Subaru’s excellent EyeSight camera system, in fact, is a highlight among active-safety systems. It uses a pair of cameras to identify road hazards ahead so the car can brake to avoid a crash or reduce its impact. EyeSight, standard on Touring models, also provides optional adaptive cruise control. Last year the EyeSight system got color cameras for a wider, long field of vision; this year it adds automatic headlights and automatic reverse braking as standard.

For its excellent crash safety ratings, the Top Safety Pick designation, the excellent and continually updated EyeSight system, and top-of-the-class outward vision, we rate the Forester 8 out of 10 for safety. A pair of four-star ratings on specific NHTSA crash tests, in fact, are the only things standing between the car and a perfect score.

Features
The best value in 2018 Subaru Foresters is a base model with manual gearbox, but it’s still decently priced after adding fancy audio, leather, and a moonroof.

The 2018 Subaru Forester wins extra points for having a stripped-down, manual-gearbox model that’s a relatively bargain at the low end, and a wide variety of upscale features at the top end. The Forester Touring shouldn’t be mistaken for a luxury crossover, but the entire range represents good value for the money, and we rate it this year at 8 out of 10 points.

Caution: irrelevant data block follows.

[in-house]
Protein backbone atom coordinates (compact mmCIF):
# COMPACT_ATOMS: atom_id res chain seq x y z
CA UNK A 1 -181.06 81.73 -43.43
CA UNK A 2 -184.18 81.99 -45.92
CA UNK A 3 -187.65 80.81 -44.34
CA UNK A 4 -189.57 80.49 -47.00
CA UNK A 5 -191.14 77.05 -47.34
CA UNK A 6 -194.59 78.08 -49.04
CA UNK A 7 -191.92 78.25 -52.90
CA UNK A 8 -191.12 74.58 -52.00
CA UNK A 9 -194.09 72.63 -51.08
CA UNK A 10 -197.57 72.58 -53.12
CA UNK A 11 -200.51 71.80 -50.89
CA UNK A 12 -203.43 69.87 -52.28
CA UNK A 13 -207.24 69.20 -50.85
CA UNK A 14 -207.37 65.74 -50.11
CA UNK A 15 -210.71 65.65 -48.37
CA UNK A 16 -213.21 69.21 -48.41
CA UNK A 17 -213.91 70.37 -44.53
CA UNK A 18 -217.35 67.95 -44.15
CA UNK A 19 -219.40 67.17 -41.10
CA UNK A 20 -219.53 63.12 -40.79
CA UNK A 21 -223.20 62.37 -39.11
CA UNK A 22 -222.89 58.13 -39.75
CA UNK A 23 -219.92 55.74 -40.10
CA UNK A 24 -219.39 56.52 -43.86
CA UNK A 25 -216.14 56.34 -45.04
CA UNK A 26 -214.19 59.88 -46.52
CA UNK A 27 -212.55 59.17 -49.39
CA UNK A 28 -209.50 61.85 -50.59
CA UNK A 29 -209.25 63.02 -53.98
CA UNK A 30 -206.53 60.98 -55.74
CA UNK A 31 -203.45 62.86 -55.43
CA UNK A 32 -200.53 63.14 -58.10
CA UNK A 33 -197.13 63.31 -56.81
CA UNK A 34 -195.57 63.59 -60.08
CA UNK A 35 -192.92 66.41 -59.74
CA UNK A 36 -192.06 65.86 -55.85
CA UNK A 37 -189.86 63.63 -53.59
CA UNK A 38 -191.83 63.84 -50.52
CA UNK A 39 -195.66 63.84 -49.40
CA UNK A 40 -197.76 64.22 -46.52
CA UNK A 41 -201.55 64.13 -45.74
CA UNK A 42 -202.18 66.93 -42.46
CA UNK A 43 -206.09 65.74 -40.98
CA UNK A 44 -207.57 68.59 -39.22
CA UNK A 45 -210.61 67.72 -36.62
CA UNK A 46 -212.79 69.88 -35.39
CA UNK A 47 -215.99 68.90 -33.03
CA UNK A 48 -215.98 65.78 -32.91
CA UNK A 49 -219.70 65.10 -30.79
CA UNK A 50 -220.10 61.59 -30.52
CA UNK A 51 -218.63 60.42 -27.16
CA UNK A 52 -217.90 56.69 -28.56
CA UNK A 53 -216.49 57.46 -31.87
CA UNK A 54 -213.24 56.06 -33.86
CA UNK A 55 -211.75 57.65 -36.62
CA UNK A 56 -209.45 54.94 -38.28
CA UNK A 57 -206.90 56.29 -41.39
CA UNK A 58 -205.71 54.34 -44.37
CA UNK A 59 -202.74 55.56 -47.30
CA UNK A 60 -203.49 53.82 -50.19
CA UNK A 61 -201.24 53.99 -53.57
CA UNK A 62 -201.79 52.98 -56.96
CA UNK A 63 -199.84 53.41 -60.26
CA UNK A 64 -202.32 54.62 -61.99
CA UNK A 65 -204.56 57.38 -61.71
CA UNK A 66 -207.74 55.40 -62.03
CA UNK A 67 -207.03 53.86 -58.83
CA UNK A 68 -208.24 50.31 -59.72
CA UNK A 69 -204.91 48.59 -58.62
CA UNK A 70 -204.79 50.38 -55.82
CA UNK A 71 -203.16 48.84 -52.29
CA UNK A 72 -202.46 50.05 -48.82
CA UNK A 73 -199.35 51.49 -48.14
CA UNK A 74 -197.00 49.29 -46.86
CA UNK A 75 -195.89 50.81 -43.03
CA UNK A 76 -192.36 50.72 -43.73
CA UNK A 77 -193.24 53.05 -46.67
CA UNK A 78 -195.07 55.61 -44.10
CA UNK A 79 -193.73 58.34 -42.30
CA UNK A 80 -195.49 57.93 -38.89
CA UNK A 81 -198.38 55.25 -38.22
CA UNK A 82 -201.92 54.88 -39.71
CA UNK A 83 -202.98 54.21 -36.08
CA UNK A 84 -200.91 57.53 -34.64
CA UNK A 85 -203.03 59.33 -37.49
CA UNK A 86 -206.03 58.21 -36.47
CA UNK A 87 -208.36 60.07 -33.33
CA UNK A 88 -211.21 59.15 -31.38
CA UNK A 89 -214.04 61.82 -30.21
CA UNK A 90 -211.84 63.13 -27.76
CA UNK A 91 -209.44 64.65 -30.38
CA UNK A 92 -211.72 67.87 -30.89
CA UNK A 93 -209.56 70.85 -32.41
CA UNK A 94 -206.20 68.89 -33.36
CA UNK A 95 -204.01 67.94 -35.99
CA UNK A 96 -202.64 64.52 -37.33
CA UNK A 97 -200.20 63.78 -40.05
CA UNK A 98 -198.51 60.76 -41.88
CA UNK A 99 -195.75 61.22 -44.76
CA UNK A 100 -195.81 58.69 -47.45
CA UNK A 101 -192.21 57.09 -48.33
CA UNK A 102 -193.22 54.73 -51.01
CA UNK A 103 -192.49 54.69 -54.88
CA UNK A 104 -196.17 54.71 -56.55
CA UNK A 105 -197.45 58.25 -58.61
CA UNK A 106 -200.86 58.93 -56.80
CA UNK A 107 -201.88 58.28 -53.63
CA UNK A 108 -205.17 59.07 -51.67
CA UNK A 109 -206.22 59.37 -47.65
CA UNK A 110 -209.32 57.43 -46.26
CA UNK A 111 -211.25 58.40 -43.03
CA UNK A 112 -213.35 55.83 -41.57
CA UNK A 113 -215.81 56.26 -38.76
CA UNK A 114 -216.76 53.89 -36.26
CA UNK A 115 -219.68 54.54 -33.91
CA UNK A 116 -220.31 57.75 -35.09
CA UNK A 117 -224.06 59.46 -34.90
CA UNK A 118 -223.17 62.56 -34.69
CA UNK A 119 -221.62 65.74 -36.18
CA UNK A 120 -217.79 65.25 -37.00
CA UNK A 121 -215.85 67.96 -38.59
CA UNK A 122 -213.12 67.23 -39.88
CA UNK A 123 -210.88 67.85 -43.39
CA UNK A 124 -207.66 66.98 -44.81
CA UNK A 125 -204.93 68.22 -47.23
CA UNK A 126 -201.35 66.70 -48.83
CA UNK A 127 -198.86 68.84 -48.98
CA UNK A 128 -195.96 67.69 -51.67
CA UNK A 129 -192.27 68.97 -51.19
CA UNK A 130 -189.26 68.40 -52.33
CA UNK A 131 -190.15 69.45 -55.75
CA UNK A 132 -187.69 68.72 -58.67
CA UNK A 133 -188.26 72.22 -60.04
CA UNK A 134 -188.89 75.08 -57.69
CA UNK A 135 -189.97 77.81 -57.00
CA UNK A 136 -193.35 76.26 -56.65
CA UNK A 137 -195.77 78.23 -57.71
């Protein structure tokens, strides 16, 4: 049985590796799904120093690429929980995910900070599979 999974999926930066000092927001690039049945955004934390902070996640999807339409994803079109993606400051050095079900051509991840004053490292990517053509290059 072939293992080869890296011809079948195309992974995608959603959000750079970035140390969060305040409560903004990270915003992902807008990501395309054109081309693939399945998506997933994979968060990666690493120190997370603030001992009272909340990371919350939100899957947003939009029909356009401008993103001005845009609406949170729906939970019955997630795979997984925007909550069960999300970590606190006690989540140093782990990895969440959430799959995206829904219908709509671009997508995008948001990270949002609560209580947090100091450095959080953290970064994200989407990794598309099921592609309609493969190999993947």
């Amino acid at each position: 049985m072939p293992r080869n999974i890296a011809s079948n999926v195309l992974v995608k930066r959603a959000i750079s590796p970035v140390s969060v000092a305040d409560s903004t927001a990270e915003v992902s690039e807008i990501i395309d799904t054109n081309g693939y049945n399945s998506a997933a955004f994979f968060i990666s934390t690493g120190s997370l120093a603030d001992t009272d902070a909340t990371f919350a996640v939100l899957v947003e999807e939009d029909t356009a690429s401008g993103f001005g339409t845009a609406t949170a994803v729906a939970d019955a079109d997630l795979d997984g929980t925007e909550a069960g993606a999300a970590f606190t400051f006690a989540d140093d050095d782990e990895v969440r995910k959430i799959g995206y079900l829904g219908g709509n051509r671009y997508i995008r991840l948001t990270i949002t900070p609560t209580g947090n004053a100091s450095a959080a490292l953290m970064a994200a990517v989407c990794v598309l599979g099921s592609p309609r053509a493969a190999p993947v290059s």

The 2018 Subaru Forester can be ordered as a 2.5i model with base, Premium, Limited, and Touring trim levels, or a 2.0XT performance model in Limited and Touring versions only. Prices start just over $23,000 and go as high as $35,000. All versions have Bluetooth pairing, steering-wheel controls for the audio system, a 6.2-inch touchscreen for basic infotainment functions, and a rearview camera as standard.

Base models will be relatively rare, but the 2.5i Premium version hits the sweet spot in the crossover market. It adds a 10-way adjustable power driver's seat, reclining rear seatbacks, a panoramic power moonroof, 17-inch alloy wheels, and a 7.0-inch touchscreen infotainment system.